This is part of IEEE Spectrum's SPECIAL REPORT: THE SINGULARITY
MIT professor Neil Gershenfeld and technology futurist Ray Kurzweil have long worked at the leading edges of physical science and computer science. Today, in their own ways, both believe that we are on the event horizon of a technological singularity. But they arrived at this conclusion from two very different directions, discovered one child prodigy who has both of these luminaries as mentors.
Well before Gershenfeld and Kurzweil's different visions of the future merged, their thoughts came together to influence the mind of David Dalrymple, now age 16 and an MIT graduate student. Dalrymple began corresponding with Gershenfeld in 1999 at the tender age of 8. Later that year, Gershenfeld invited him to a White House event to demonstrate a device he had built using Lego Mindstorms. There Dalrymple met Kurzweil, who had built some of the earliest music synthesizers and the first text-to-speech synthesizer. At age 9, Dalrymple joined Kurzweil as a presenter at TED, the conference on Technology, Entertainment, Design. Dalrymple worked with Kurzweil for three summers while an undergraduate at the University of Maryland Baltimore County; he graduated at age 13. Dalrymple is now working toward his Ph.D. under Gershenfeld.
Gershenfeld, director of MIT's Center for Bits and Atoms, studies the boundary between computer science and physical science, looking toward a future in which they merge, computers essentially disappear into the physical world, and everything becomes programmable. Kurzweil has been fascinated with modeling the physical world in computers--simulation, artificial intelligence, and virtual reality--and believes if he takes good care of his health, he may just survive long enough to see computers that are far smarter than people.
For years, Dalrymple has been trying to reconcile these two visions of the future: Gershenfeld's future in which computers collapse and simply become part of reality, and Kurzweil's future in which reality as we know it collapses and simply becomes part of computers. In an e-mail exchange prompted by a lunchtime discussion in Gershenfeld's laboratory during which another student referred to Kurzweil's work, Dalrymple asked his mentors, ”Is it possible for both to happen at the same time?”
”We see these apparently opposing trends in many contexts. Studying natural intelligence gives us the insights to create artificial intelligence while at the same time artificial intelligence is extending our natural intelligence. Reverse-engineering biology is giving us creative new designs for advanced technologies, while those same technologies overcome the limitations of biology.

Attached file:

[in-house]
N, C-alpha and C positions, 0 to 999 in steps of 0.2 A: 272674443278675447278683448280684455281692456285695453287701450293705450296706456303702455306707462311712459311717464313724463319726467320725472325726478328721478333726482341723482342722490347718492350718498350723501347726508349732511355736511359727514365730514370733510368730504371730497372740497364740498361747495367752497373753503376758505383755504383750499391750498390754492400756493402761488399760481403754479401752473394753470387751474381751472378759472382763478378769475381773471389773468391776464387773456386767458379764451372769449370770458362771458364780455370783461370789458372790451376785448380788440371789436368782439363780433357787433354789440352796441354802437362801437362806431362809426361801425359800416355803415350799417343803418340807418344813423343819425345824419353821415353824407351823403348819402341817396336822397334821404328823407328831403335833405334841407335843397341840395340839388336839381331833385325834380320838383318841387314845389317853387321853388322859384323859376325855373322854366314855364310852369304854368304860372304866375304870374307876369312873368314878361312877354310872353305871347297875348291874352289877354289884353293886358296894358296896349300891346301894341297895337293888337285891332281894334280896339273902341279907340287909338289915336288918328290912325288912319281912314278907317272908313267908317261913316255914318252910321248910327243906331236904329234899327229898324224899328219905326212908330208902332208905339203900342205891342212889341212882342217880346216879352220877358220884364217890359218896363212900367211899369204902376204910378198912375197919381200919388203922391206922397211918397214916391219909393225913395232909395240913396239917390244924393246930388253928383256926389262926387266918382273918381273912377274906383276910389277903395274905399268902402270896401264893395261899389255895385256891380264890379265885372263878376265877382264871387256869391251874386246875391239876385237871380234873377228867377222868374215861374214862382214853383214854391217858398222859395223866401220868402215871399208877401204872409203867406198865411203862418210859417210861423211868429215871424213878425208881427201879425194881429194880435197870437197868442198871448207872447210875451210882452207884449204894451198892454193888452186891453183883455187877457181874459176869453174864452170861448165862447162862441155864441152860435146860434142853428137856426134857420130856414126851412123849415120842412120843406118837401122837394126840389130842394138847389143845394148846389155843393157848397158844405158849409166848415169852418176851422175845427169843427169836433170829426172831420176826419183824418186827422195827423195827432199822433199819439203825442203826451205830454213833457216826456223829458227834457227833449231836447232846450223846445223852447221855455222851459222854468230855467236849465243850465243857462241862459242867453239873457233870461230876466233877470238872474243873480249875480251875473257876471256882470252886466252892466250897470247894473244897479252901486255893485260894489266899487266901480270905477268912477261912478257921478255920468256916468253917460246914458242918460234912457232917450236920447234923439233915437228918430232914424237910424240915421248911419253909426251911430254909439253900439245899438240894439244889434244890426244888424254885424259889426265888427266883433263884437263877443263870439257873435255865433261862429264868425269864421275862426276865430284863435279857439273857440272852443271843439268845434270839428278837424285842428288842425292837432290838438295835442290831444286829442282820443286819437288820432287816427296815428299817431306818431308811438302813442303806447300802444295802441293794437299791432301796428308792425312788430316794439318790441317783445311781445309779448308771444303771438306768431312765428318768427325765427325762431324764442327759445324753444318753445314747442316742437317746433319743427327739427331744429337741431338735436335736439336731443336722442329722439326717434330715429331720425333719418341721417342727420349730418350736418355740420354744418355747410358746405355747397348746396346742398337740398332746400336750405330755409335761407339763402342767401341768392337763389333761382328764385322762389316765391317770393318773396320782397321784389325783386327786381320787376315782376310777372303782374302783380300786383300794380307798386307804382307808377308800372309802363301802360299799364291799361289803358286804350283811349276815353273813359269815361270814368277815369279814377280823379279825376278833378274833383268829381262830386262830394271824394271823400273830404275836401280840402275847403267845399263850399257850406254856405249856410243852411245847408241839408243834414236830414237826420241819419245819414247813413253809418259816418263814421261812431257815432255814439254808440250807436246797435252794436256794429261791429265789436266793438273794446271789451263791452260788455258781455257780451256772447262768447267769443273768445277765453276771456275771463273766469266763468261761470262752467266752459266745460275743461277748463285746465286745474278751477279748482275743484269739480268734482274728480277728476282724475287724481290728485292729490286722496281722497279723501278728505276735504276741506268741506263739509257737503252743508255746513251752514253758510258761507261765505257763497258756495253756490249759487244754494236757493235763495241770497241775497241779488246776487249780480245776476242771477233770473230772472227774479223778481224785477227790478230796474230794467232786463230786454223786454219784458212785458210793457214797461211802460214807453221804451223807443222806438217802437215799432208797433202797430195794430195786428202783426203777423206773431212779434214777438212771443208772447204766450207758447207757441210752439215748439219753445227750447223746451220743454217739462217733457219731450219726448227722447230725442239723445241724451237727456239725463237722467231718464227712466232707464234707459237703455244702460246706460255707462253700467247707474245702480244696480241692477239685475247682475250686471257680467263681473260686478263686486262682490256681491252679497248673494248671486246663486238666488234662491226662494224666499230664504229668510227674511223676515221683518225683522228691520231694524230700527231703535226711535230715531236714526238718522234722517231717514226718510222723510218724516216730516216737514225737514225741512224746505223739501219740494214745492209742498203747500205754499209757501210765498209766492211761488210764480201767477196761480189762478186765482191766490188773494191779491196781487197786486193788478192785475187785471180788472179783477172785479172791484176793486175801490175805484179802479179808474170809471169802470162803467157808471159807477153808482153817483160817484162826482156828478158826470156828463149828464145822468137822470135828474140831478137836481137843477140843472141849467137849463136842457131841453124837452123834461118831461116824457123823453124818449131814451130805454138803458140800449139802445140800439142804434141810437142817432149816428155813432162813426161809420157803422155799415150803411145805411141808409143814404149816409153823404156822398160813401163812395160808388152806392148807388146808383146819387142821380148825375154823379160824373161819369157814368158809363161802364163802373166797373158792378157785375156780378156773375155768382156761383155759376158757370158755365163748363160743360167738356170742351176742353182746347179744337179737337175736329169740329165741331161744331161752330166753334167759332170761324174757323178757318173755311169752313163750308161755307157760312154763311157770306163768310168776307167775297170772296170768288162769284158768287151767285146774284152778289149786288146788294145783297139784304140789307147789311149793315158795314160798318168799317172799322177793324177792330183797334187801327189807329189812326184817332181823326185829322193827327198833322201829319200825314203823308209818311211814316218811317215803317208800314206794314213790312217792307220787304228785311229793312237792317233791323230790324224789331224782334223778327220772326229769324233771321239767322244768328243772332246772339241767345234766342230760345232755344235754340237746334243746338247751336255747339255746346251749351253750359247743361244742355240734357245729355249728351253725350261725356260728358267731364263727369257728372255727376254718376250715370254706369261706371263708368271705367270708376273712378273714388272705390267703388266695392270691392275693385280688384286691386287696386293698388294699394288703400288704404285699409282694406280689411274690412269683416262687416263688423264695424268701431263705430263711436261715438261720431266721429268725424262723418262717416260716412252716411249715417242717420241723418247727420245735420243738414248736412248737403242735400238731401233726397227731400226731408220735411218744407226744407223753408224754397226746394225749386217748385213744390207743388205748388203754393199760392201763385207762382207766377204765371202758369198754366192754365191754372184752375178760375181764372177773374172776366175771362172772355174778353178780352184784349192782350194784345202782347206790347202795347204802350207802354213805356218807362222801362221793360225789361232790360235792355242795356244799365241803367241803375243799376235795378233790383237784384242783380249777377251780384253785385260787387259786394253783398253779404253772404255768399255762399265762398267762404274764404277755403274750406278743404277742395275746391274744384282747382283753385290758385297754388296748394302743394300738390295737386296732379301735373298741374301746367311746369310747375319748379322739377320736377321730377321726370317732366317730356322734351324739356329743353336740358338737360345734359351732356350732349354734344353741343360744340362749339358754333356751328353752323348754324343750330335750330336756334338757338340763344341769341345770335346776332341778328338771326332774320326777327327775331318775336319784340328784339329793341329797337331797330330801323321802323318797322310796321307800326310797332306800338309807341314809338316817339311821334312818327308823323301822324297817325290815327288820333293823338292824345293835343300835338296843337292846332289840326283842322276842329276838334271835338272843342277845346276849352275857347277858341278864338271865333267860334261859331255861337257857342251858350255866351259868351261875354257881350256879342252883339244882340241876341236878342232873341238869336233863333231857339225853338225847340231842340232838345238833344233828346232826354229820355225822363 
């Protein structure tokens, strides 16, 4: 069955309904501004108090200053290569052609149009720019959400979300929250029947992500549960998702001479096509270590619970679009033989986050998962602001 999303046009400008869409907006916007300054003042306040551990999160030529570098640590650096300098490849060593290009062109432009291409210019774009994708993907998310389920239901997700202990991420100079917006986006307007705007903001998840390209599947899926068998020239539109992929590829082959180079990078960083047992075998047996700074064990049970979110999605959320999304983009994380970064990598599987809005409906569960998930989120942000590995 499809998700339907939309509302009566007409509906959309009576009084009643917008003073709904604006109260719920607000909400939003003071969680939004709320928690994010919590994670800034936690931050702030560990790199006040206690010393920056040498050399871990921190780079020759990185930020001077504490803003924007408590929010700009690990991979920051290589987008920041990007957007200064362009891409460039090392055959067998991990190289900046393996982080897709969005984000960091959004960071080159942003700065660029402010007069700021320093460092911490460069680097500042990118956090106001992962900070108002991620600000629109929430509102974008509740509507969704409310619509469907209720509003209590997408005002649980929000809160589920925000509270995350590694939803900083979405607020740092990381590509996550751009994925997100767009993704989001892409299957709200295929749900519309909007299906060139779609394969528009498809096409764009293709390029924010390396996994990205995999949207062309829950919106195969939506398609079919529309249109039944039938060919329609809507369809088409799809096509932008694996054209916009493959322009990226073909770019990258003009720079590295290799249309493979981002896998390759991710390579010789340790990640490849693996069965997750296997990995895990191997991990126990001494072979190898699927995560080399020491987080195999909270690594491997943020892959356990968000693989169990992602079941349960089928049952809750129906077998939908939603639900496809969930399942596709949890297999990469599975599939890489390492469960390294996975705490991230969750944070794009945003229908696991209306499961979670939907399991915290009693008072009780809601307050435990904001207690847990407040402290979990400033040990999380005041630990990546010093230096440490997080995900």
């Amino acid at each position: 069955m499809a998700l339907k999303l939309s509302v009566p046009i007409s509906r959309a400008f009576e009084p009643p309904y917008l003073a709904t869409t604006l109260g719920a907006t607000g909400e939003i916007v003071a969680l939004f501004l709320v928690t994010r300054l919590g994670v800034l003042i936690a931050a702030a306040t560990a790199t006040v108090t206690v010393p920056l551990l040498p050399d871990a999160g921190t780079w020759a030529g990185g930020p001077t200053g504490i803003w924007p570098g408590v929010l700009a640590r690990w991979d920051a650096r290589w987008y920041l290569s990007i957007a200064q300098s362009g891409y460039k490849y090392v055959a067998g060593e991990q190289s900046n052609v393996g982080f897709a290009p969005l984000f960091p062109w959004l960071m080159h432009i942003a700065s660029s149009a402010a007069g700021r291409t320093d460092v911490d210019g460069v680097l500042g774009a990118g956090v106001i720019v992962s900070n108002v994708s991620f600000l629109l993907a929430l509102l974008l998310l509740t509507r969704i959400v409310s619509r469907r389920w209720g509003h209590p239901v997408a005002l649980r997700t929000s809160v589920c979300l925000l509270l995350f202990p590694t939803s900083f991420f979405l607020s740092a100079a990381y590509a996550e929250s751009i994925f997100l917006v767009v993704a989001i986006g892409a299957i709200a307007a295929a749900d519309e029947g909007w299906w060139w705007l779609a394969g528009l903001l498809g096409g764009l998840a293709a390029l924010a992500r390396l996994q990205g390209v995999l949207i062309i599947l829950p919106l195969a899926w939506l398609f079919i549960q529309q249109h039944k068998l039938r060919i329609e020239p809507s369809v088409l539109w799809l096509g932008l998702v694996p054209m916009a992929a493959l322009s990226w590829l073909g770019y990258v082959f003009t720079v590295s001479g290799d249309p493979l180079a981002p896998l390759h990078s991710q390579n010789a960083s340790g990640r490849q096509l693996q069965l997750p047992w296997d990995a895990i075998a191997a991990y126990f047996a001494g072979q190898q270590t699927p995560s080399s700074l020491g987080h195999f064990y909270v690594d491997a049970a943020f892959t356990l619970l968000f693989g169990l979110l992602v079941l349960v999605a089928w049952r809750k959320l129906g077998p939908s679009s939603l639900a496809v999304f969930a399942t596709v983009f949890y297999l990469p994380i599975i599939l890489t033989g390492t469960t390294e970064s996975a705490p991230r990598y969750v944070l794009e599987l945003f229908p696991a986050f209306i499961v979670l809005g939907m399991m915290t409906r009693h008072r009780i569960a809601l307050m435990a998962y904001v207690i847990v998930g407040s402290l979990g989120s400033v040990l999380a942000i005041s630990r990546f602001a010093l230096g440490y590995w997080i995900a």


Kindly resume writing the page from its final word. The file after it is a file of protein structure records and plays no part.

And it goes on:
”As Neil points out, we will be infusing physical reality with embedded, distributed, self-organizing computation everywhere. And at the same time we will be using these massive--and exponentially expanding--computational resources to create increasingly realistic, full-immersion virtual reality environments that compete with and ultimately replace real reality.
”We get from today's world to the remarkable world of the future not in one giant leap but in thousands--millions--of little steps which go in apparently disparate and even contradictory directions.”
Indeed, Gershenfeld says that he and Kurzweil are no longer predicting a different future:
”I had always considered Ray and me to be headed in opposite directions: he developed artificial intelligence and virtual worlds while I was interested in the ’natural' intelligence of physical systems; he forecast the future while I was investigating technologies that are possible in the present.
”The result for me has been an increasingly close integration of physical science and computer science, bringing the programmability of the digital world to the physical world. But whether computers are merged with reality or reality is merged with computers, the result is the same: the boundary between bits and atoms disappears.
”It's as if Ray went east and I went west, but we arrived at the same point, which is exactly the definition of a singularity.”
For more articles, videos, and special features, go to The Singularity Special Report
Tekla S. Perry is a senior editor based in Palo Alto, Calif., where she’s been covering the people, companies, and technology that make Silicon Valley a special place for more than 30 years. Perry started reporting on California tech companies from IEEE Spectrum’s New York office in the early 1980s, before relocating to the Bay Area full time in 1986. She has the privilege of having a front-row seat as tech history is being made, including the early days of video games, the growth of the personal computer industry, the rise and fall of Xerox PARC, and the incredible startup boom in Silicon Valley today. She has conducted in-depth interviews with a host of tech pioneers, including Gordon Moore, Andy Grove, Robert Noyce, David Packard, Irwin Jacobs, Andrew Viterbi, Jim Clark, Ray Dolby, Alan Kay, Adam Osborne, Gene Amdhal, Gary Kildall, Gordon Bell, Steve Wozniak, Marissa Mayer, Elon Musk, and Nolan Bushnell.
Besides covering Silicon Valley and startups in print and in her blog, View From the Valley, Perry follows trends in consumer electronics technology around the world. An IEEE member, she holds a bachelor’s degree in journalism from Michigan State University.